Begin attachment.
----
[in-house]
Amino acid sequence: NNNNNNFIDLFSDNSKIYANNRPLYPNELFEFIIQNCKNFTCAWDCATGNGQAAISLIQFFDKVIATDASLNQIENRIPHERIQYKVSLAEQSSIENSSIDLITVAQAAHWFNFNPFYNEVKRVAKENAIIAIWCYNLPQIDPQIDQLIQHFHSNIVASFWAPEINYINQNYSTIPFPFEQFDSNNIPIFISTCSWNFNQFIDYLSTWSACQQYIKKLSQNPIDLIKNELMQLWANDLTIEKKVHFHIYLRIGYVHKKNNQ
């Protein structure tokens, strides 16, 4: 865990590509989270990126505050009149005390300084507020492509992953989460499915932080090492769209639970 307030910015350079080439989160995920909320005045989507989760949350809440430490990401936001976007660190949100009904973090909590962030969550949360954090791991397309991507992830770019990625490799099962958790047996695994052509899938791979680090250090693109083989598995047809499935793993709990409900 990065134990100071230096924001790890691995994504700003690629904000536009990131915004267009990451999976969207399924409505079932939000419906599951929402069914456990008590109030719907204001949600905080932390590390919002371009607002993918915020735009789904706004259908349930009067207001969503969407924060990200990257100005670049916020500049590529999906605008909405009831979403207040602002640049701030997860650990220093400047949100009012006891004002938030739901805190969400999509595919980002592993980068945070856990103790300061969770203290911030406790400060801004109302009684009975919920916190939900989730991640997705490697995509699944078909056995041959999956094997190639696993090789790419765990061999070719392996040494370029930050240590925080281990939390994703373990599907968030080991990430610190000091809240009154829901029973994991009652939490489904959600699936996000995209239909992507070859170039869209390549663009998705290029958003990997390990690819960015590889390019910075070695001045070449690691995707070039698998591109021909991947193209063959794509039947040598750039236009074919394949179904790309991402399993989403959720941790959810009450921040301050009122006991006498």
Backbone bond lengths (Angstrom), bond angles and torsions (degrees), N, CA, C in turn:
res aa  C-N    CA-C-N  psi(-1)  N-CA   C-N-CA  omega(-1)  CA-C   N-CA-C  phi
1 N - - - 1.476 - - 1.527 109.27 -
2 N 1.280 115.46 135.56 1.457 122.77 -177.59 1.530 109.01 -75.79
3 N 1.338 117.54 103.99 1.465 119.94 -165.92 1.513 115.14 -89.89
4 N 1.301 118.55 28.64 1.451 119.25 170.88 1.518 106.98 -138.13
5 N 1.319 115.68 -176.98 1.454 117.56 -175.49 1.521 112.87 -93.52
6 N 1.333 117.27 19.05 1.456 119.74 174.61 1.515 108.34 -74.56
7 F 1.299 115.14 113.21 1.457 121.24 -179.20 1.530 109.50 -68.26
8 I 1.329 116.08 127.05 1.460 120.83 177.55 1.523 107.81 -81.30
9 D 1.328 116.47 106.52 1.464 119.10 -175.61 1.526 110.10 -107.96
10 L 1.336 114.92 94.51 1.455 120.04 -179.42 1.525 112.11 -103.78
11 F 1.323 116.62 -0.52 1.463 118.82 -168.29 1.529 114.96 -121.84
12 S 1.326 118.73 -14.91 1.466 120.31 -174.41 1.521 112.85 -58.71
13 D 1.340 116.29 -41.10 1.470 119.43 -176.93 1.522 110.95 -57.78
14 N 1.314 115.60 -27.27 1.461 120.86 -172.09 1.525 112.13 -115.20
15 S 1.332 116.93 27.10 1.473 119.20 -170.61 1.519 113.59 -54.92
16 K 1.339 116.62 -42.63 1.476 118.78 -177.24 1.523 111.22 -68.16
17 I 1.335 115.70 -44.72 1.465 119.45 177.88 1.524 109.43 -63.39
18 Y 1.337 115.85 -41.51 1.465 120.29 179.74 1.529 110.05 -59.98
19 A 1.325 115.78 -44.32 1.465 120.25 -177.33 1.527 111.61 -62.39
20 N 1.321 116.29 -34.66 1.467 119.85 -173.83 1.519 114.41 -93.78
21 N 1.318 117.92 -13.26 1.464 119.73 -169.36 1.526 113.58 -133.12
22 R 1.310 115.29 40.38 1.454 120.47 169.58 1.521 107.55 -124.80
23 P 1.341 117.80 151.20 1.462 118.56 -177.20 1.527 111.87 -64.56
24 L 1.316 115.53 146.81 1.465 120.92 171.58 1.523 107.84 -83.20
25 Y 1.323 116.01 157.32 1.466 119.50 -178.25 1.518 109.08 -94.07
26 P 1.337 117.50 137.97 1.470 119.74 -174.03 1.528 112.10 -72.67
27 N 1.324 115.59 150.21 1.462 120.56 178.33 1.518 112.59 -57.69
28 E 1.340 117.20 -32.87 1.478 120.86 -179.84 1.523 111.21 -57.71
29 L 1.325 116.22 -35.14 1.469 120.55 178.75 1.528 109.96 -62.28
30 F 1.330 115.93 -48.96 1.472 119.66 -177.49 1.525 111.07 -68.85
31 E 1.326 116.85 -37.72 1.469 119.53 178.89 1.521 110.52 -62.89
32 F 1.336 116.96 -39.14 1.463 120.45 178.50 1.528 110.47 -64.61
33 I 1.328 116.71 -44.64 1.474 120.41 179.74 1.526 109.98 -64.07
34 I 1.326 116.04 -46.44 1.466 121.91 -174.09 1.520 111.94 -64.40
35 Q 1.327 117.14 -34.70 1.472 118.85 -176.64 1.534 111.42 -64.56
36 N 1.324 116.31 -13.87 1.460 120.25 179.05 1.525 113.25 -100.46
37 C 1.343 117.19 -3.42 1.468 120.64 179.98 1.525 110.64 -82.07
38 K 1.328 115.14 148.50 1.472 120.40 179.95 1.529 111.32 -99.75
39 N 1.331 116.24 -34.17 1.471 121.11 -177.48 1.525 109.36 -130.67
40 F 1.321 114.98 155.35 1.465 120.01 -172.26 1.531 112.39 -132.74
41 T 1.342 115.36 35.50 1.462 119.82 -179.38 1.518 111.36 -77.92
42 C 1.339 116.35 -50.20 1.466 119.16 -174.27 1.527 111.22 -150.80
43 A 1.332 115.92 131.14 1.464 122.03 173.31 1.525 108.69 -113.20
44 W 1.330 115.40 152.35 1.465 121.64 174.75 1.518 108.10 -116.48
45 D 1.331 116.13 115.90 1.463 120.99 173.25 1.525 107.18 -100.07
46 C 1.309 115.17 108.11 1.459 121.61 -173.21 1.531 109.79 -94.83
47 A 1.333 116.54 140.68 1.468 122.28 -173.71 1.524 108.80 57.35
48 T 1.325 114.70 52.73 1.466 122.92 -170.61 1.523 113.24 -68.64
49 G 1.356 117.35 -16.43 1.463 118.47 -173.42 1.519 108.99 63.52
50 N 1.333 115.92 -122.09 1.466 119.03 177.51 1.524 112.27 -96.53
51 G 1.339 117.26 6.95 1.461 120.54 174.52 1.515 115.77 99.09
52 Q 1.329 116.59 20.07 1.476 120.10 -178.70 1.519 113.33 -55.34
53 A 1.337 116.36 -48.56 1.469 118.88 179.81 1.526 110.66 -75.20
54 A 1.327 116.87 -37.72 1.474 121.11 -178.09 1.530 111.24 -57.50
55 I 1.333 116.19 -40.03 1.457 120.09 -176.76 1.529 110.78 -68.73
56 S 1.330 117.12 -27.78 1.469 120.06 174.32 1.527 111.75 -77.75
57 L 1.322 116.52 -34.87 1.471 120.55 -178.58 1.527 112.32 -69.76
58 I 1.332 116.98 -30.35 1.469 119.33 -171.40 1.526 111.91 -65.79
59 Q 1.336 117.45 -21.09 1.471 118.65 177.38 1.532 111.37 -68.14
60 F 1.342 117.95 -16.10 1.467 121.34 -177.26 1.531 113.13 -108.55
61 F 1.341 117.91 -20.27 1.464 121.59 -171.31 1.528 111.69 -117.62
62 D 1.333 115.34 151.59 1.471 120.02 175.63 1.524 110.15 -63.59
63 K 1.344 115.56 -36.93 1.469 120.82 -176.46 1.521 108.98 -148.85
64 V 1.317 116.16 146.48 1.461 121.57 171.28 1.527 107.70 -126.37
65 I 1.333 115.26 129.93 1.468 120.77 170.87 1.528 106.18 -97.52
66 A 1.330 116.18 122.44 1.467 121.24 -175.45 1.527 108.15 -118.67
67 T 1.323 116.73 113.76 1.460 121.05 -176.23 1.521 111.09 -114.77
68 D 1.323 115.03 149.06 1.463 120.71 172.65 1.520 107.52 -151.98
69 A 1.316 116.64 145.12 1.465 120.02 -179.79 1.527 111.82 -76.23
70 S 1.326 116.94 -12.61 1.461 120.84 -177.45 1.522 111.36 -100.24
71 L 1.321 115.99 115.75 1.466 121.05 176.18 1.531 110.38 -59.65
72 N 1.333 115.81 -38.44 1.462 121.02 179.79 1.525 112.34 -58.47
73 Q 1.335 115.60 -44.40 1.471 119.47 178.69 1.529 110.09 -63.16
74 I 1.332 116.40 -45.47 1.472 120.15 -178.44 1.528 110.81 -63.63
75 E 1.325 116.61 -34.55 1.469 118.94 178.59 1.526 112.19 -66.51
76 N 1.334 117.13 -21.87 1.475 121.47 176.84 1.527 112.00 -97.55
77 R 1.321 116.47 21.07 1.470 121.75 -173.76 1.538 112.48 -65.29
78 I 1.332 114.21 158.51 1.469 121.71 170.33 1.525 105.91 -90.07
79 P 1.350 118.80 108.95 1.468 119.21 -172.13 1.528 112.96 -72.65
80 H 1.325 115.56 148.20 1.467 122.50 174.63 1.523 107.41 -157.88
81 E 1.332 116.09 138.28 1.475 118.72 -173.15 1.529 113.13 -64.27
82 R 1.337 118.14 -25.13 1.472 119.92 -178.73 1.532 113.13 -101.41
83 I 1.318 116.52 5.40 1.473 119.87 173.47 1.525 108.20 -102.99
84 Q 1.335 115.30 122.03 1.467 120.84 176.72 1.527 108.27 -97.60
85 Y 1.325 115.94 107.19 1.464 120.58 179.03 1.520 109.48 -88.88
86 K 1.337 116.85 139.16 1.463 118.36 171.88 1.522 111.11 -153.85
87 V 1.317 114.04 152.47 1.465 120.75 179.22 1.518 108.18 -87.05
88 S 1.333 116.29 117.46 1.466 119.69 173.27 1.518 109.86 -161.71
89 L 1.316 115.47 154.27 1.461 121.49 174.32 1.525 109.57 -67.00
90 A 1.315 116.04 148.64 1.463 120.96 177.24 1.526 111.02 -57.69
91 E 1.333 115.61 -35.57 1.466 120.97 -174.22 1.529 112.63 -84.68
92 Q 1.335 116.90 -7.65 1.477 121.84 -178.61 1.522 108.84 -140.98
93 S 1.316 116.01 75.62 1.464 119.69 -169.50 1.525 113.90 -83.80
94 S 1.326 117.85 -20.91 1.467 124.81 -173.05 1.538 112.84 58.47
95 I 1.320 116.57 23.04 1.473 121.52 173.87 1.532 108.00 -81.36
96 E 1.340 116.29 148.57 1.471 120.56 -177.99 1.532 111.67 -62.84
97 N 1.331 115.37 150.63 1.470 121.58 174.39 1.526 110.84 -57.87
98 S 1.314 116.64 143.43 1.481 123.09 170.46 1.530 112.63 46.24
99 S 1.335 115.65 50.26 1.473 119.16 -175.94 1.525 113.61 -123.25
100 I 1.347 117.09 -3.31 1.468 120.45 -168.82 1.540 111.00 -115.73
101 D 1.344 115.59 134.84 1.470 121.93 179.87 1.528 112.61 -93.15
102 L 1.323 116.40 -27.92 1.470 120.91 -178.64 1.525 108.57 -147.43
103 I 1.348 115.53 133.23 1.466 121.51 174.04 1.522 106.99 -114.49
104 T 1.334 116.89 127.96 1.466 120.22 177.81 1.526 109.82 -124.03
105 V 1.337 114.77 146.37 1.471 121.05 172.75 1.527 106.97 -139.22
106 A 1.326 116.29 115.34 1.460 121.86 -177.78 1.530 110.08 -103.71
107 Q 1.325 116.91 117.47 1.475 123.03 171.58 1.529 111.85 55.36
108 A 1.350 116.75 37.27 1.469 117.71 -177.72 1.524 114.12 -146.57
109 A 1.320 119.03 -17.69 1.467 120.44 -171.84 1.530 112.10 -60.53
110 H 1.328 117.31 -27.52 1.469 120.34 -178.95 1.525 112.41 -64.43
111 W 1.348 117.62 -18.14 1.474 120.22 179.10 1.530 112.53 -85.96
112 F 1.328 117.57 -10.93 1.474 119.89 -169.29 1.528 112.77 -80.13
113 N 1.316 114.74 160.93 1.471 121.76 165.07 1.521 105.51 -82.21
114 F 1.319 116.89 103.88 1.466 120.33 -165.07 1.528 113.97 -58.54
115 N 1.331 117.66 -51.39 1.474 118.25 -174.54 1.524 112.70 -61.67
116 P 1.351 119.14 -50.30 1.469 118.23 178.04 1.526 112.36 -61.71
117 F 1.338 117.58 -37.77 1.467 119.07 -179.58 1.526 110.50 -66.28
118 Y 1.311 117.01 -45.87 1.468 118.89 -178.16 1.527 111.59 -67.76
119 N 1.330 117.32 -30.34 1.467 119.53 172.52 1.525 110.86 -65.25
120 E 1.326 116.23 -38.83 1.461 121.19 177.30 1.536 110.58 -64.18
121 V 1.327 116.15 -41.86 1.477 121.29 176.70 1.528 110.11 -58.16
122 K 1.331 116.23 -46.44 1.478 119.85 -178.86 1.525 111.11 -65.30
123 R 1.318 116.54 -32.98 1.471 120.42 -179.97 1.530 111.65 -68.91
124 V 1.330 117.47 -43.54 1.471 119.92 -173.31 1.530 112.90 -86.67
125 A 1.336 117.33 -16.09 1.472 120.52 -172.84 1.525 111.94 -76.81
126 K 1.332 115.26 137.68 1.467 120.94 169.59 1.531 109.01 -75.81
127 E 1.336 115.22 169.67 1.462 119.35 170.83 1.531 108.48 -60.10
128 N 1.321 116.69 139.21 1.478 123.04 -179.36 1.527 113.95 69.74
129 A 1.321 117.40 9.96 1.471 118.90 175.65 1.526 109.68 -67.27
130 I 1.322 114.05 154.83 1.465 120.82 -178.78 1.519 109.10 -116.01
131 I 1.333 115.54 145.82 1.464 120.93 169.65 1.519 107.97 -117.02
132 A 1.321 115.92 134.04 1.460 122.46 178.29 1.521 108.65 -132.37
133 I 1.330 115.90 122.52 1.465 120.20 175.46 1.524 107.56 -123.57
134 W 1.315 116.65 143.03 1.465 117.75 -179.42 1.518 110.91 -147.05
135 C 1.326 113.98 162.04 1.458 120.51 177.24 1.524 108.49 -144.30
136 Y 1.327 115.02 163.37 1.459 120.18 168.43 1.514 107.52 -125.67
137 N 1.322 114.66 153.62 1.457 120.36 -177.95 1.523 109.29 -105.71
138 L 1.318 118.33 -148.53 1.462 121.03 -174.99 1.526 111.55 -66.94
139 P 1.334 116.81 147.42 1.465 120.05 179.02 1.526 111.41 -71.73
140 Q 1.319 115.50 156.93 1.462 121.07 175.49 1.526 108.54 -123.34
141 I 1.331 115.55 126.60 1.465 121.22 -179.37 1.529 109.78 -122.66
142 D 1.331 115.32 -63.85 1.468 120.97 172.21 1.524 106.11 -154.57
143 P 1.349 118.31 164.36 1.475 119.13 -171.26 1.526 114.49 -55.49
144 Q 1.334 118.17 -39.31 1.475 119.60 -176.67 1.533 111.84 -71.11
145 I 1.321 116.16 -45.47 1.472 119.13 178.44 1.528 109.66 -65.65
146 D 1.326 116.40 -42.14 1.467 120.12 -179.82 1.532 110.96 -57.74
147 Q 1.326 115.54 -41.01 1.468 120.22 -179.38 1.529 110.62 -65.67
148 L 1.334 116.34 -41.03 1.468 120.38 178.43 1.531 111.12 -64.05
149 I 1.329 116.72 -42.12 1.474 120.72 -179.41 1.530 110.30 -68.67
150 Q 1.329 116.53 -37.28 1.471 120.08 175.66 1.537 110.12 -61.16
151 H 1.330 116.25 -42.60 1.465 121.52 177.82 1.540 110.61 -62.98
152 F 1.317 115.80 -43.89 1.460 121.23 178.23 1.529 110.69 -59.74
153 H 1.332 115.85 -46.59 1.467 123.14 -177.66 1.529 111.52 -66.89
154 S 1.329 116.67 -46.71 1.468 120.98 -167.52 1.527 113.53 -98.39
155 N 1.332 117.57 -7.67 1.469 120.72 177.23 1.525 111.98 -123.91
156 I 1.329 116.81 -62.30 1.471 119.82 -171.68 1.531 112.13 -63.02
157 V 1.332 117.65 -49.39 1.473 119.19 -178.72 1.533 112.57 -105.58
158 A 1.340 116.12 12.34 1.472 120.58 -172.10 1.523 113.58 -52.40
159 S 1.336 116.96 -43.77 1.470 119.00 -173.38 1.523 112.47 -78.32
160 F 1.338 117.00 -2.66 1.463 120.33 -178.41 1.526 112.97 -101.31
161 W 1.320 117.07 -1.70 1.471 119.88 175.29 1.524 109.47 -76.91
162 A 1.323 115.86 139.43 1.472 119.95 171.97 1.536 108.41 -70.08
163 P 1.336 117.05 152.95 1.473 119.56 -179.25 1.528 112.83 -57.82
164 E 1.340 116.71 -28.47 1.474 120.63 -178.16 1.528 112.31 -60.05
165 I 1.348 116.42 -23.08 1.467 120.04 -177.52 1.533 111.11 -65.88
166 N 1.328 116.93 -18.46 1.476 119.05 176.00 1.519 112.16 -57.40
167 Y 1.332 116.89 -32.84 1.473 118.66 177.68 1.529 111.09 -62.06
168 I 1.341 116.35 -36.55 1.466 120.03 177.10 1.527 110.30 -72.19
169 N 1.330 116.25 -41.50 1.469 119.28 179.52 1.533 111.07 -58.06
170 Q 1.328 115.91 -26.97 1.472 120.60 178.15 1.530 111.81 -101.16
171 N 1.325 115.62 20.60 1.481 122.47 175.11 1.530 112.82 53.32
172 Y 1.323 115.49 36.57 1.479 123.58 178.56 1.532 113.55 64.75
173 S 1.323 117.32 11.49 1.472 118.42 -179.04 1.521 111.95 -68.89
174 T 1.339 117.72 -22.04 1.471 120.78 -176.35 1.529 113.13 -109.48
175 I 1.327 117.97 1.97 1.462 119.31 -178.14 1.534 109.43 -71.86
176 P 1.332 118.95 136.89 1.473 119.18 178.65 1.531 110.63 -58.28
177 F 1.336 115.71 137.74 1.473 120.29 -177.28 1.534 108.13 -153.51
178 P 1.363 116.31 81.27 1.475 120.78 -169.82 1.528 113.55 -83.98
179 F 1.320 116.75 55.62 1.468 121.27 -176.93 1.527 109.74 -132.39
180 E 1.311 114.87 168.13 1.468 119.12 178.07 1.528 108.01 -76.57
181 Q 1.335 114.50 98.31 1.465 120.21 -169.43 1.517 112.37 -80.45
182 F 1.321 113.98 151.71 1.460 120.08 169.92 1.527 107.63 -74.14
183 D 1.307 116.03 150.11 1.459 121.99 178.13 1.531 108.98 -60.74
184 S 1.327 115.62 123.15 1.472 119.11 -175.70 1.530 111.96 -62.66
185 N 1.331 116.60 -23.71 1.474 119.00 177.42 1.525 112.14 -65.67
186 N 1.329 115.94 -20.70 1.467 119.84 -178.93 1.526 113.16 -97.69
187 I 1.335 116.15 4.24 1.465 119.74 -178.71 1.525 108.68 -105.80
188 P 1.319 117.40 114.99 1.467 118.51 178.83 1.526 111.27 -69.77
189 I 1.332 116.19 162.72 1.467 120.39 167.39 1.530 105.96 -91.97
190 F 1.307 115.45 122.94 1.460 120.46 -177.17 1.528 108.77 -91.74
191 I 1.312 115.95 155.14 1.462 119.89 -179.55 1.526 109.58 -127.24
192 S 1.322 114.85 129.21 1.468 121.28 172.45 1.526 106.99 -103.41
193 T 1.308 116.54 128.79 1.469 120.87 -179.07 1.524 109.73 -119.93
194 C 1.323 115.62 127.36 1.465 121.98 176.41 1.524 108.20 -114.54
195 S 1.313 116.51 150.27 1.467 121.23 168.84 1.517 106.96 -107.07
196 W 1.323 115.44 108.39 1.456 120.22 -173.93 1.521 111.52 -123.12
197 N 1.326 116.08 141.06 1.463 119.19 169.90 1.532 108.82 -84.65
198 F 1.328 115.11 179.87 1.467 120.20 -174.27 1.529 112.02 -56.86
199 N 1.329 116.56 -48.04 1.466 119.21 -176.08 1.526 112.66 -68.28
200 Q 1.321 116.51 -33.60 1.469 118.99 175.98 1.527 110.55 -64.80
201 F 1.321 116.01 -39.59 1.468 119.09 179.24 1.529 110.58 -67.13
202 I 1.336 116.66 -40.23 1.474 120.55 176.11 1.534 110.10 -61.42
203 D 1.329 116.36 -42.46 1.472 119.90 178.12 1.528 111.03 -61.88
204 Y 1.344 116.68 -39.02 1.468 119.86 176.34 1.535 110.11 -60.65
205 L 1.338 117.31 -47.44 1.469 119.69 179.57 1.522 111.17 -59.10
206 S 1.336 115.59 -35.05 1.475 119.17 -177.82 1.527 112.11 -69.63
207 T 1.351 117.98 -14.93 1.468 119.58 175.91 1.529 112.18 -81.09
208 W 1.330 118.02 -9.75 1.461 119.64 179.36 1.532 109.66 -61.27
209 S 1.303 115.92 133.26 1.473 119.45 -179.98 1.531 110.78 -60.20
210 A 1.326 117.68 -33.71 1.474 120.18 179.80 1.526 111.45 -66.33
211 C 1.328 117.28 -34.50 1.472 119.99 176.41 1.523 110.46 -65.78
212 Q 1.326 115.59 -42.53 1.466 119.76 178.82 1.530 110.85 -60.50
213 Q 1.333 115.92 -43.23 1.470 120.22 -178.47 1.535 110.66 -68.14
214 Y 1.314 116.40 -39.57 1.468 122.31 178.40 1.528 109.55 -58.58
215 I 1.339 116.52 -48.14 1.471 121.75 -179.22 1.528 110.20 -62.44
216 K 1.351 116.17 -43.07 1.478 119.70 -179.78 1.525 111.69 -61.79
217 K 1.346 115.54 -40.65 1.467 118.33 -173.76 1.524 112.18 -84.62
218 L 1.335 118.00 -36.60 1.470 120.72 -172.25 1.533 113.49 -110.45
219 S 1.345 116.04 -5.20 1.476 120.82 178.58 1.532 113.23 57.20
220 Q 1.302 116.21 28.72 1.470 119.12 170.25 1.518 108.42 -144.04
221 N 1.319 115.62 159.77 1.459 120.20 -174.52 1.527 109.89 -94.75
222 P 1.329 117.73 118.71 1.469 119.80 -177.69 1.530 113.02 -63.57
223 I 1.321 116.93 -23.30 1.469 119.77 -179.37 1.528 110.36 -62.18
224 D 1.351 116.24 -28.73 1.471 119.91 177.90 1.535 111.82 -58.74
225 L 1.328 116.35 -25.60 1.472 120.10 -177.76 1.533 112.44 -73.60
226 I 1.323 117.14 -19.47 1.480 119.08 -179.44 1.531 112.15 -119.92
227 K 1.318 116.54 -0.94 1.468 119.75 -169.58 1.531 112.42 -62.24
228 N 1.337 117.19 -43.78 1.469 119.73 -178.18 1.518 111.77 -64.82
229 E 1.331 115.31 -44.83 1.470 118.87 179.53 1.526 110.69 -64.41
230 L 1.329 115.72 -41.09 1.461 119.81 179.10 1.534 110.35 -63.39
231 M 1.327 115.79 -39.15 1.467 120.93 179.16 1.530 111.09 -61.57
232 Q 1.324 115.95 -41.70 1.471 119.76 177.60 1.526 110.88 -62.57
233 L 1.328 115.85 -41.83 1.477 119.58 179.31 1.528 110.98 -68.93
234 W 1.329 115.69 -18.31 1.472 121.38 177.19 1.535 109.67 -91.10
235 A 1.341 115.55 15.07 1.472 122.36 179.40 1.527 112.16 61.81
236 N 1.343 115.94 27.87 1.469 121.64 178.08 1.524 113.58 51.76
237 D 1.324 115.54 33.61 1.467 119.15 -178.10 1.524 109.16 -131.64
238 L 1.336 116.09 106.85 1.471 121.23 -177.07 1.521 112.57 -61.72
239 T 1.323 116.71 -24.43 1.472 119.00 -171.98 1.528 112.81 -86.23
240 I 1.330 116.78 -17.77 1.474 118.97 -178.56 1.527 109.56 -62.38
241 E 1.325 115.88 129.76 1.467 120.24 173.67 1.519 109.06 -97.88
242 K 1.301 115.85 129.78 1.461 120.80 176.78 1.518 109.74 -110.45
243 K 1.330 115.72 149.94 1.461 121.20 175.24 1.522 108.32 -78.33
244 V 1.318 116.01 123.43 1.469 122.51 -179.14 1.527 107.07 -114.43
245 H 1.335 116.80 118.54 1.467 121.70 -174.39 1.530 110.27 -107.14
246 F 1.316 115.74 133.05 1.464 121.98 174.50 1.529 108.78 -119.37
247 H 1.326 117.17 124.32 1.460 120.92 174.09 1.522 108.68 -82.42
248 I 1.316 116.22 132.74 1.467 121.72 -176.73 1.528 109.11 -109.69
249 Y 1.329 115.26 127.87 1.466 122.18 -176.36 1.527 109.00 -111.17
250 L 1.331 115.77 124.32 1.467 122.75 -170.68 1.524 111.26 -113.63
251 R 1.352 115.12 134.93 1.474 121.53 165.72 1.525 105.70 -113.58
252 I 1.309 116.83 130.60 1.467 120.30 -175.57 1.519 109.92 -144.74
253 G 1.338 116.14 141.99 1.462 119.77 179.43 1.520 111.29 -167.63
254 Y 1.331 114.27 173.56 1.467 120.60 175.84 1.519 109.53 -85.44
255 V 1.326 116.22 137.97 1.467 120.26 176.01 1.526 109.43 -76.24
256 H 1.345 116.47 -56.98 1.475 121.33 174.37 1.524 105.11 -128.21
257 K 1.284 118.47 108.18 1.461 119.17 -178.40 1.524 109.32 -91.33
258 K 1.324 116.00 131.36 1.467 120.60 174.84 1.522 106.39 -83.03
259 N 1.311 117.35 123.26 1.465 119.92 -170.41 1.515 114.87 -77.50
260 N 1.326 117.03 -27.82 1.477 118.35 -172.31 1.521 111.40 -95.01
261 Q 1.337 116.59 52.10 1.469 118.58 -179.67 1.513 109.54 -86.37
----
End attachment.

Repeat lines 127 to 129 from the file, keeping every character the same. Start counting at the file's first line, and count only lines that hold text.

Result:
122 K 1.331 116.23 -46.44 1.478 119.85 -178.86 1.525 111.11 -65.30
123 R 1.318 116.54 -32.98 1.471 120.42 -179.97 1.530 111.65 -68.91
124 V 1.330 117.47 -43.54 1.471 119.92 -173.31 1.530 112.90 -86.67